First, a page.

Towards a comprehensive theory of obesity and a healthy diet: The causal role of oxidative stress in food addiction and obesity

Review published in Behavioural Brain Research

Volume 384, 20 April 2020, 112560

written by: Tobore Onojighofia Tobore

Independent Scholar, San Diego 92110, United States


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Obesity is a major public health problem whose prevalence has been rapidly increasing in the United States (U.S), and globally. It is one of the leading causes of preventable deaths globally and contributes to the development of many diseases.


The search was limited to studies published in English and other languages involving both animal and human subjects. Articles selected included preclinical studies, randomized clinical trials RCTs, observational studies, meta-analyses, narrative and systemic reviews providing primary quantitative data with a measure of obesity or food addiction as an outcome. Over 5000 articles were found in the first round of search which was filtered to 506 articles.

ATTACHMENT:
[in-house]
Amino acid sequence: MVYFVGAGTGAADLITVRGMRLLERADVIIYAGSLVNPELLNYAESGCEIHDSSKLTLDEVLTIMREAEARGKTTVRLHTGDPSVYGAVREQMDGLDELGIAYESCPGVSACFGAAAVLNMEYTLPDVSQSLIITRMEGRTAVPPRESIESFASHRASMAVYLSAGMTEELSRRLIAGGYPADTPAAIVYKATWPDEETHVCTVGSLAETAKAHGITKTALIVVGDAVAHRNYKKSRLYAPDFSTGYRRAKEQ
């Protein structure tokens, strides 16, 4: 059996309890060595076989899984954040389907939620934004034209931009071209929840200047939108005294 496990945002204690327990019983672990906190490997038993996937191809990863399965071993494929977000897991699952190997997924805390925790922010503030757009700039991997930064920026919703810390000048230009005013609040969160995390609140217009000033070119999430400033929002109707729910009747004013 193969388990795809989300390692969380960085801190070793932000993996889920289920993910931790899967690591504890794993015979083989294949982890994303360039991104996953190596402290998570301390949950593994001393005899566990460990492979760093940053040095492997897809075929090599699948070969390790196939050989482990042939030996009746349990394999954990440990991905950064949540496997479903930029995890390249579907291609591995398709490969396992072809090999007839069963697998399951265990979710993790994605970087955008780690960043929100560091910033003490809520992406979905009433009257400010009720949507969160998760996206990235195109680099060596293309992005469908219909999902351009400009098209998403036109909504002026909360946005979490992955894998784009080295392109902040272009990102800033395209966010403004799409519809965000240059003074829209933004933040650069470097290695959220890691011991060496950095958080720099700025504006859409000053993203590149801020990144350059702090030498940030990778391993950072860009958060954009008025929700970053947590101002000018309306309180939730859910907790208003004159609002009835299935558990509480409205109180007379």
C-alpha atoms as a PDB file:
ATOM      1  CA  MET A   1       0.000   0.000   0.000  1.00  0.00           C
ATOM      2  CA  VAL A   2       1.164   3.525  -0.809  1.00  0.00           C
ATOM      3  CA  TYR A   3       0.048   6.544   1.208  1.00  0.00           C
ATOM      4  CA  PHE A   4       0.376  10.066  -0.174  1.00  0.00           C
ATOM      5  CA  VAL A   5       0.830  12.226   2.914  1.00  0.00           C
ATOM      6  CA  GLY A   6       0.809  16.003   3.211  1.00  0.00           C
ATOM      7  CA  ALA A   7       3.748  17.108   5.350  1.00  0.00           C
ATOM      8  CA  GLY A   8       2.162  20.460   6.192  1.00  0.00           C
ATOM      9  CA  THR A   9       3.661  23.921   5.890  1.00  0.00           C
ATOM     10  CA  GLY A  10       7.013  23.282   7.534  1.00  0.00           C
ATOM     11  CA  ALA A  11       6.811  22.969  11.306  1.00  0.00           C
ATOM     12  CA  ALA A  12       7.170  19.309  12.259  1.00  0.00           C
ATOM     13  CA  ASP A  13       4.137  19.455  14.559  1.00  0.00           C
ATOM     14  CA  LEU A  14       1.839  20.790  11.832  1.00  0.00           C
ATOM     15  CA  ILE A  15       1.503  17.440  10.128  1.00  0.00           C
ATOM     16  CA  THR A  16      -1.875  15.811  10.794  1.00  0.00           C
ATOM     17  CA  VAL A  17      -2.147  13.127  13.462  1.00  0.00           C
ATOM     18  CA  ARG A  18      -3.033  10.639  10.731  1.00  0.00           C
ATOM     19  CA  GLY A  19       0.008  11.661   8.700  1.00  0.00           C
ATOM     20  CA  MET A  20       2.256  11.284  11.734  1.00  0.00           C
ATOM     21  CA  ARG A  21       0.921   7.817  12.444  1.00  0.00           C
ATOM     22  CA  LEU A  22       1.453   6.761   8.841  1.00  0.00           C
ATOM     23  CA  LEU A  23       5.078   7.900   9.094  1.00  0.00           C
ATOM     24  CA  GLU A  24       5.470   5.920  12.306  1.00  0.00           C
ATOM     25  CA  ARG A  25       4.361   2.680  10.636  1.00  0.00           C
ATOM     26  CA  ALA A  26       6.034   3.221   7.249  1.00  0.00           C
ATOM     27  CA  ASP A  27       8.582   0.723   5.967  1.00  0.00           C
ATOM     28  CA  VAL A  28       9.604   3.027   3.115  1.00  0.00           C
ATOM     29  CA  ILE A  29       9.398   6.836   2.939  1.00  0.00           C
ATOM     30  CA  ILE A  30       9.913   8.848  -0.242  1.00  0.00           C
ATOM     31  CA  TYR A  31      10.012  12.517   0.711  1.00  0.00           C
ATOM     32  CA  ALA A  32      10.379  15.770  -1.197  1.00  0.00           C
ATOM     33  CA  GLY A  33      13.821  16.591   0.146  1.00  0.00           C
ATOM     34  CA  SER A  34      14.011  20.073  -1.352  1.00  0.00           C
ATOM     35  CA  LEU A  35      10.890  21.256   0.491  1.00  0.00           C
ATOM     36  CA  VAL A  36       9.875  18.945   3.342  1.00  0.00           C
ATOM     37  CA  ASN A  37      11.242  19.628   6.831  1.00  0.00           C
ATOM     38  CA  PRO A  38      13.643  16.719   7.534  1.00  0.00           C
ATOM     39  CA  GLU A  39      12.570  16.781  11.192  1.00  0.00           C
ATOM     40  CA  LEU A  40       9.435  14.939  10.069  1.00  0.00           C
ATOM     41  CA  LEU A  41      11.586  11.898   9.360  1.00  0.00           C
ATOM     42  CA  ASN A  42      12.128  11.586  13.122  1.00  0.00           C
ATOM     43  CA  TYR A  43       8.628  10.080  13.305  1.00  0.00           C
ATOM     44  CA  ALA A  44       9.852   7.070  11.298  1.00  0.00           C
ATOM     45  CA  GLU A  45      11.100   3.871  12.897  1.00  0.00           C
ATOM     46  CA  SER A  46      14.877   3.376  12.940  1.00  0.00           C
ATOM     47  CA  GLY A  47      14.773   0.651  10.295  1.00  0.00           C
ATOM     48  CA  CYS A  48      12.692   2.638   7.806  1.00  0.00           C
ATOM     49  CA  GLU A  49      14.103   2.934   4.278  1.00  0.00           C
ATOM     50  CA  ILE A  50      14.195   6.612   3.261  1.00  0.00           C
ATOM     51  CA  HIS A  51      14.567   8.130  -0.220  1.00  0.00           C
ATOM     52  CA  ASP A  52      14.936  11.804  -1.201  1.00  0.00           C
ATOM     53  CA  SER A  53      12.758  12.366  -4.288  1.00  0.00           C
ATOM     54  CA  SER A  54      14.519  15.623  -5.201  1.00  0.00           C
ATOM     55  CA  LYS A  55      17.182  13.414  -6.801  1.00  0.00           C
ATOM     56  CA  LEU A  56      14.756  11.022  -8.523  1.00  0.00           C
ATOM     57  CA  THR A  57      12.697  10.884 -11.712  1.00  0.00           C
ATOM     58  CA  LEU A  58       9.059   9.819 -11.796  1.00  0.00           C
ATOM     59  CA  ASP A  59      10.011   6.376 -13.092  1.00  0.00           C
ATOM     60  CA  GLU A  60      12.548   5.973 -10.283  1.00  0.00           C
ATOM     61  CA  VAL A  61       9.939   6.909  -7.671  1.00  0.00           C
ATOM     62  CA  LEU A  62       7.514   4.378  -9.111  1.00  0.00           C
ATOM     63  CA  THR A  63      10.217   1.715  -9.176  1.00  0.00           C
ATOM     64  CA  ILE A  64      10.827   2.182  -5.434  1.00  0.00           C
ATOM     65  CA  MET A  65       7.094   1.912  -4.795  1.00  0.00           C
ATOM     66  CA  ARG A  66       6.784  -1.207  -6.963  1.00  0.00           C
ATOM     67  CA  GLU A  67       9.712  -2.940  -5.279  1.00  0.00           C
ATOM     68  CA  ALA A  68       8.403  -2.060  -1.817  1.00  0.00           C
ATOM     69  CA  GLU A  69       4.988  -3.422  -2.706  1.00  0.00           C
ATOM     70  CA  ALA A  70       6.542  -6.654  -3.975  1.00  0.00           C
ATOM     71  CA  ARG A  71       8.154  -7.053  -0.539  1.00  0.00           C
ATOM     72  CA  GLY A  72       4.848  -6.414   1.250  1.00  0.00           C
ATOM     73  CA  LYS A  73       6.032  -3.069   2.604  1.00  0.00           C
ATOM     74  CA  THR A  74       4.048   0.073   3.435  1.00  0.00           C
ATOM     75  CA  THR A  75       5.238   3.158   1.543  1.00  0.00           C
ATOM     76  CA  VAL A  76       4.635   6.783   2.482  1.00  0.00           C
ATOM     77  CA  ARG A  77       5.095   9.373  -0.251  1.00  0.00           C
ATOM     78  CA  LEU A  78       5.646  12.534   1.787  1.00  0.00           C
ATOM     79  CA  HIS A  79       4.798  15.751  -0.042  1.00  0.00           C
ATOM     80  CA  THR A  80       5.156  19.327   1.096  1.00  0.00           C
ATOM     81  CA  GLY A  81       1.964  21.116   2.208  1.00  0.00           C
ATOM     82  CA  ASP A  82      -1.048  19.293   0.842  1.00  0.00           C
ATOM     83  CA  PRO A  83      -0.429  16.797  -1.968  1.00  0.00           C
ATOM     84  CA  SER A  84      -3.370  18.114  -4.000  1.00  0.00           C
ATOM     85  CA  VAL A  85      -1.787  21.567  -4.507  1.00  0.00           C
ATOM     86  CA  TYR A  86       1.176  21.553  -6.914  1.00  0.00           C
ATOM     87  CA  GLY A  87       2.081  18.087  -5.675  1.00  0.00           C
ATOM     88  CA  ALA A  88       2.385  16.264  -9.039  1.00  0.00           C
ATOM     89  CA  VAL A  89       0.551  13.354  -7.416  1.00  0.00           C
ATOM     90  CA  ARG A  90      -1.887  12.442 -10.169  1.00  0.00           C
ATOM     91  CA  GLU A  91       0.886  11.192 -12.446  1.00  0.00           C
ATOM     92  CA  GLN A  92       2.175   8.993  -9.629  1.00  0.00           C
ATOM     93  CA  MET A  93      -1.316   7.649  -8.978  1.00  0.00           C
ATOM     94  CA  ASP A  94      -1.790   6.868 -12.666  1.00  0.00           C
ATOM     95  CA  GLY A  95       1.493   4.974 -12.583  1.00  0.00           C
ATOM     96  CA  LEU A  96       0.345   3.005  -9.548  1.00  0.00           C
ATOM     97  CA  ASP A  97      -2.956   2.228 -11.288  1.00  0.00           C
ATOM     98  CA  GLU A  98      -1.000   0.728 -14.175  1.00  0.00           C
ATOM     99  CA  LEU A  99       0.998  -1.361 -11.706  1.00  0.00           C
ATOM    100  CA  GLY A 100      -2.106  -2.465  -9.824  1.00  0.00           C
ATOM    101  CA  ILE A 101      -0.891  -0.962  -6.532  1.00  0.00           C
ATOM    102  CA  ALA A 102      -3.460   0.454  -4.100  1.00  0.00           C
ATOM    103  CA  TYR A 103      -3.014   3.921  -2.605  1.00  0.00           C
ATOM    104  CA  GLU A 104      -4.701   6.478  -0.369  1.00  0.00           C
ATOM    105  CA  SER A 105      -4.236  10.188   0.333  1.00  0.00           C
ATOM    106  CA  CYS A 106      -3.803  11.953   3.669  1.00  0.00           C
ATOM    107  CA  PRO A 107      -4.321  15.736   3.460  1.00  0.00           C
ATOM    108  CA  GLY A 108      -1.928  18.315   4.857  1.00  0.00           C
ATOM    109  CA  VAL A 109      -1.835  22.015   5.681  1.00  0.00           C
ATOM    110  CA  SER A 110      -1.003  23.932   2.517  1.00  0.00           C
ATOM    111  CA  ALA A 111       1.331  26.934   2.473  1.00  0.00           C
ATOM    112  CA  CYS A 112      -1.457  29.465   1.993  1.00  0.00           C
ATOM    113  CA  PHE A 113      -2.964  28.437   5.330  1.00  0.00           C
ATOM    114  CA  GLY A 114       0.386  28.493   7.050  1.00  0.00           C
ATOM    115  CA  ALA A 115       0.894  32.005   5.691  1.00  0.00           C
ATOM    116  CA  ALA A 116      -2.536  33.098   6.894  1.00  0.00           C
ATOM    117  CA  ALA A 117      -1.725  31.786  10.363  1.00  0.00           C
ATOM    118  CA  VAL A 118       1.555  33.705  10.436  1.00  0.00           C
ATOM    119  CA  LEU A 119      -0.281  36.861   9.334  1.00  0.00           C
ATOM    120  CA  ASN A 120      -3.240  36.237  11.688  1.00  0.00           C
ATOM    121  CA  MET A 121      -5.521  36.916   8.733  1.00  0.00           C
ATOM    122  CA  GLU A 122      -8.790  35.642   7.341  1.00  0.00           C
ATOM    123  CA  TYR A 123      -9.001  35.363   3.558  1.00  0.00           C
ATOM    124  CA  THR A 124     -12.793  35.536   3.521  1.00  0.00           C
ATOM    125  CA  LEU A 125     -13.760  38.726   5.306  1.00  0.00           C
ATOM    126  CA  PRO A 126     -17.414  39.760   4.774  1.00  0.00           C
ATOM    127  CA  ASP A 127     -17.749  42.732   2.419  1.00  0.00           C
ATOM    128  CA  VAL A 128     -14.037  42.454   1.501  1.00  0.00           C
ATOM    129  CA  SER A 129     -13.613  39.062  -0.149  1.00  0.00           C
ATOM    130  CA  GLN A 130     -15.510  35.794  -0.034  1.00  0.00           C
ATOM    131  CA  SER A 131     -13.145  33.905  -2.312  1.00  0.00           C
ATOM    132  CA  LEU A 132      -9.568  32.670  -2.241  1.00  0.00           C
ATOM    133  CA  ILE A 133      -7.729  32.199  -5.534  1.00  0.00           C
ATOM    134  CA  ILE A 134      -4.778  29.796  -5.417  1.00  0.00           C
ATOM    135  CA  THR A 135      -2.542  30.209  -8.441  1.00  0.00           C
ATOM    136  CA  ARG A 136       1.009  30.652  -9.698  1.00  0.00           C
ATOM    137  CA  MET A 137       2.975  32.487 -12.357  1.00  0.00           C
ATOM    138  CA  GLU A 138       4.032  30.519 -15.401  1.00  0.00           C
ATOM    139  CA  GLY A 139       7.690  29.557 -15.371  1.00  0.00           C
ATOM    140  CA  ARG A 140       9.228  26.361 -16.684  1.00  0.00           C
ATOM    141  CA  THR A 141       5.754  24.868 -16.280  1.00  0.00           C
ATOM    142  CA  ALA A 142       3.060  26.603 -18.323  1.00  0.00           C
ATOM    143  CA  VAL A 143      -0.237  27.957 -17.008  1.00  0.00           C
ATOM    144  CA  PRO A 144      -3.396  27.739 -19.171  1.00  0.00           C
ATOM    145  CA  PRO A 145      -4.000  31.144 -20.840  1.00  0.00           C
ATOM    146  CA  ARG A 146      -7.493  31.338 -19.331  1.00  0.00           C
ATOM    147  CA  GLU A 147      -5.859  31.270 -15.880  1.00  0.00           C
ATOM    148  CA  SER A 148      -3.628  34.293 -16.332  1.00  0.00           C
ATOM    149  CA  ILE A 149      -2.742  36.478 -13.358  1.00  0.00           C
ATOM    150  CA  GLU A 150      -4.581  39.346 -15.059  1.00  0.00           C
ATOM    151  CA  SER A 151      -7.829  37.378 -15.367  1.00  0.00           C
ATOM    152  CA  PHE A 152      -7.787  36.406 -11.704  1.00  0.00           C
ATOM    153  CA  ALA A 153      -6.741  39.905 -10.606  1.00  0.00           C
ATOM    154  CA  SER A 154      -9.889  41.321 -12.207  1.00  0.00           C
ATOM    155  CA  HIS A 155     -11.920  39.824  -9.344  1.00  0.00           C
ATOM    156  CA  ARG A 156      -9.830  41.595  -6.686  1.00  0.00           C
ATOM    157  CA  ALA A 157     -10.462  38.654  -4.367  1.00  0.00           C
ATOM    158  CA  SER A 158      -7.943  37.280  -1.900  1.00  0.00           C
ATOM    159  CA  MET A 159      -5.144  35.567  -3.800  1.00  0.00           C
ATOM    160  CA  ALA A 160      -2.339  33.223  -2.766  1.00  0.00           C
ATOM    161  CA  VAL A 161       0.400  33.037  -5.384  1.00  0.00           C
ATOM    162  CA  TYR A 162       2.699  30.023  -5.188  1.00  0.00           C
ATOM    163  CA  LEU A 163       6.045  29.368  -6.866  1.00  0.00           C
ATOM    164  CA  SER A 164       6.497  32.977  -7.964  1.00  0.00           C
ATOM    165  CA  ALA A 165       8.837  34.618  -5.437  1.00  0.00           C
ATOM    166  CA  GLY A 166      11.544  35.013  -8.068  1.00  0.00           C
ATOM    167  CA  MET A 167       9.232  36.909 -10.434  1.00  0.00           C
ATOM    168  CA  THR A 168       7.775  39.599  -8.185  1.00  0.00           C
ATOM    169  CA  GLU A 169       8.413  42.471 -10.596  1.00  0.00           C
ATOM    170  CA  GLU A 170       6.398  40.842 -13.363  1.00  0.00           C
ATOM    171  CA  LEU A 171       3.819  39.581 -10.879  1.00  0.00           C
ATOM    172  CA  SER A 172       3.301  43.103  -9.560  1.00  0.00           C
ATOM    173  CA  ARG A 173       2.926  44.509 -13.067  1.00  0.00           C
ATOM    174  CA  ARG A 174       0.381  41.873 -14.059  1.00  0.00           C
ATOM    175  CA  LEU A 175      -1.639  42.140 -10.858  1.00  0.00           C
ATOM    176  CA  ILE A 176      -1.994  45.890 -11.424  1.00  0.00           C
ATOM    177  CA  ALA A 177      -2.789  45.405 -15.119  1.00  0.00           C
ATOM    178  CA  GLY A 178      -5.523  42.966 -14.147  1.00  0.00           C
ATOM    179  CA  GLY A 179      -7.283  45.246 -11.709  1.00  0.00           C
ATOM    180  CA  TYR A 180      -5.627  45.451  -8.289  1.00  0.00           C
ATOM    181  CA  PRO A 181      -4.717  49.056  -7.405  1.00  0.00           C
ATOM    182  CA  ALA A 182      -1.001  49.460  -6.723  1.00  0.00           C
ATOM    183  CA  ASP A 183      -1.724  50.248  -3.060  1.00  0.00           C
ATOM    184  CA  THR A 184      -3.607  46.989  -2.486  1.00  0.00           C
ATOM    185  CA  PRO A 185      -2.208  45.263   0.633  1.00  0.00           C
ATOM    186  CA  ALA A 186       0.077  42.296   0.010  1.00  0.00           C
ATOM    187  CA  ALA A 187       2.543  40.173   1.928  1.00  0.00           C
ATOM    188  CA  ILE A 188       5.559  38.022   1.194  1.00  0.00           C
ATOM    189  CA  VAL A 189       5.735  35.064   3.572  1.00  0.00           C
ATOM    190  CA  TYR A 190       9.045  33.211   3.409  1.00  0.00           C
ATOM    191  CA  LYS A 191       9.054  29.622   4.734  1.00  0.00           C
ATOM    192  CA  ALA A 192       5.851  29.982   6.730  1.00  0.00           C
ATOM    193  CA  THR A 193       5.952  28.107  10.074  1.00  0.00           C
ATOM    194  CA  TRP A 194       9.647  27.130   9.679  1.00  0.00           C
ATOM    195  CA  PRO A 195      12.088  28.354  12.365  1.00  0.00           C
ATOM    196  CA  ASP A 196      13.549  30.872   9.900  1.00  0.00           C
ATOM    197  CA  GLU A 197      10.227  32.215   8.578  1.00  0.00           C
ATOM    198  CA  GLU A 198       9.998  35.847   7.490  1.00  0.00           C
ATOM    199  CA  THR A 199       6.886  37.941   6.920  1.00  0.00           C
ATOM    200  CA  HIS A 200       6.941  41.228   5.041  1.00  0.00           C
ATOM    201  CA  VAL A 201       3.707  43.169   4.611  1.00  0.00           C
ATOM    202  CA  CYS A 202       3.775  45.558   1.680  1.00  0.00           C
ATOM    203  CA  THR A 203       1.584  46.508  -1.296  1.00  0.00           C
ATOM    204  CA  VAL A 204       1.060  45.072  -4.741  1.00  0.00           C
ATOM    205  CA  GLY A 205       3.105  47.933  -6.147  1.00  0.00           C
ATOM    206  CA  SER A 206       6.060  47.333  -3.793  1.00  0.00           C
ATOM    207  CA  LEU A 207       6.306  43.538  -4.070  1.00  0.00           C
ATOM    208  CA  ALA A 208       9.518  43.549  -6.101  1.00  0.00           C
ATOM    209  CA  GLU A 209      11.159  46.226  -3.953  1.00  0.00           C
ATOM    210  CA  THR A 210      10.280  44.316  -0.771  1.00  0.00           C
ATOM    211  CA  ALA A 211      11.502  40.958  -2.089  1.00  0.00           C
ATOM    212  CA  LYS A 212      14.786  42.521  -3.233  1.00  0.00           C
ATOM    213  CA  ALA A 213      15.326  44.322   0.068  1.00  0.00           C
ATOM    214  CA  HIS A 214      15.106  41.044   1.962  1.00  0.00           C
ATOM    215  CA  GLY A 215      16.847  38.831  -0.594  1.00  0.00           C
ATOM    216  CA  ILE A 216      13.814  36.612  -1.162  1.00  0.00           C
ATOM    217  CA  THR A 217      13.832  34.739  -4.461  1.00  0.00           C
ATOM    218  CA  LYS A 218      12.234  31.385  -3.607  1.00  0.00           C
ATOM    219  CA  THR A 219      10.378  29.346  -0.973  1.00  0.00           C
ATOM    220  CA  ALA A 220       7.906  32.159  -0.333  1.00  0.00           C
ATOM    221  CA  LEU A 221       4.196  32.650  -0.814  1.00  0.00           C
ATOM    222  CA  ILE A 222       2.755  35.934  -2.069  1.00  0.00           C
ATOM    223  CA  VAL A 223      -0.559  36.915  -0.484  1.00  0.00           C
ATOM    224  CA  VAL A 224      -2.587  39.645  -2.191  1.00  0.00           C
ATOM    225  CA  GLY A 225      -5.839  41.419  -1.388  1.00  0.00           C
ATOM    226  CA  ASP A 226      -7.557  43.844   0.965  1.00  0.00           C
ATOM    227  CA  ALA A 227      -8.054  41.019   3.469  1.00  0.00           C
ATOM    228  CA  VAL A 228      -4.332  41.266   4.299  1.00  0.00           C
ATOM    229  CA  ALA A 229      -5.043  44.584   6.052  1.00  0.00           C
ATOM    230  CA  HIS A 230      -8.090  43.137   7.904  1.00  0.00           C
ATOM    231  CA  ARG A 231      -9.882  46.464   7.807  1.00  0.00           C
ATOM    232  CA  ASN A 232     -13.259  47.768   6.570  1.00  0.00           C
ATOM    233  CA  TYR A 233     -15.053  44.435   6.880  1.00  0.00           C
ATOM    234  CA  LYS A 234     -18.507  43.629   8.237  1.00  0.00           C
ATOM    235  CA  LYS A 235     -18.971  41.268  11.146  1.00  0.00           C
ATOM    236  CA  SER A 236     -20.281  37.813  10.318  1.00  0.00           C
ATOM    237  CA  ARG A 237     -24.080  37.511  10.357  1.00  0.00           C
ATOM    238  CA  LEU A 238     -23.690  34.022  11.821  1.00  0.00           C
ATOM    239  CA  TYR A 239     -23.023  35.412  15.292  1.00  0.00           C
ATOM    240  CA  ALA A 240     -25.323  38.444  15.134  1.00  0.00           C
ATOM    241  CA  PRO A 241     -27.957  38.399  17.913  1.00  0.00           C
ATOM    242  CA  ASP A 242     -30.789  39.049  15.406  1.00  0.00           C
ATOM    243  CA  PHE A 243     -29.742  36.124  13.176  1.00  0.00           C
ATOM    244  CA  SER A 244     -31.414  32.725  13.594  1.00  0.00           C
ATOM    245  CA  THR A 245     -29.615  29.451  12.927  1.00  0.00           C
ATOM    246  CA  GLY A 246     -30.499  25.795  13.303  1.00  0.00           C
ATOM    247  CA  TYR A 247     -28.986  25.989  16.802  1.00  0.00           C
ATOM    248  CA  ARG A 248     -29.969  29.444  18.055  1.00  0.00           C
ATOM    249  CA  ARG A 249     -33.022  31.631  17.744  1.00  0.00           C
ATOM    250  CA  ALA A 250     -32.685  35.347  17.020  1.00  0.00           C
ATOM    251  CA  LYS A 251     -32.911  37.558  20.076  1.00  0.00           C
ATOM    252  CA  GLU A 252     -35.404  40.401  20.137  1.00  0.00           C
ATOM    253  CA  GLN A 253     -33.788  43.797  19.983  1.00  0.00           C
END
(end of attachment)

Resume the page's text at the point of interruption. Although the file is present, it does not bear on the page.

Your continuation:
Oxidative stress plays a critical role in food addiction and is both a cause and mediator of obesity. Reactive oxygen species play a direct role in adipogenesis and oxidative stress modulates all factors involved in obesity including genetics, sleep, gut microbiome, insulin, ghrelin, inflammation, adipokines, leptin, stress, HPA axis, and the hypothalamus.


The idea of thinking of combating obesity from the lens of calorie count, low carbohydrate, high or low-fat, vegetarian, vegan, plant-based, or animal-based diet is fundamentally wrong. The best way to look at obesity is through the framework of systemic redox homeostasis. Since redox homeostasis is tilted towards increased reactive oxygen species production, and excessive antioxidant intake can result in oxidative stress, an antioxidant and prooxidant food ratio of 2:3 per meal is the ideal nutritional ratio for good health and ideal weight. A ratio of 3:4 is ideal for obese individuals because of their state of chronic oxidative stress and inflammation. Physical activity, sleep quality, psychological stress, maternal prenatal diet and oxidative stress promoting disease conditions are important modulators of oxidative stress and obesity.

Illustration from: Savini I., Gasperi V., Catani M.V. (2016) Oxidative Stress and Obesity. In: Ahmad S., Imam S. (eds) Obesity. Springer, Cham.

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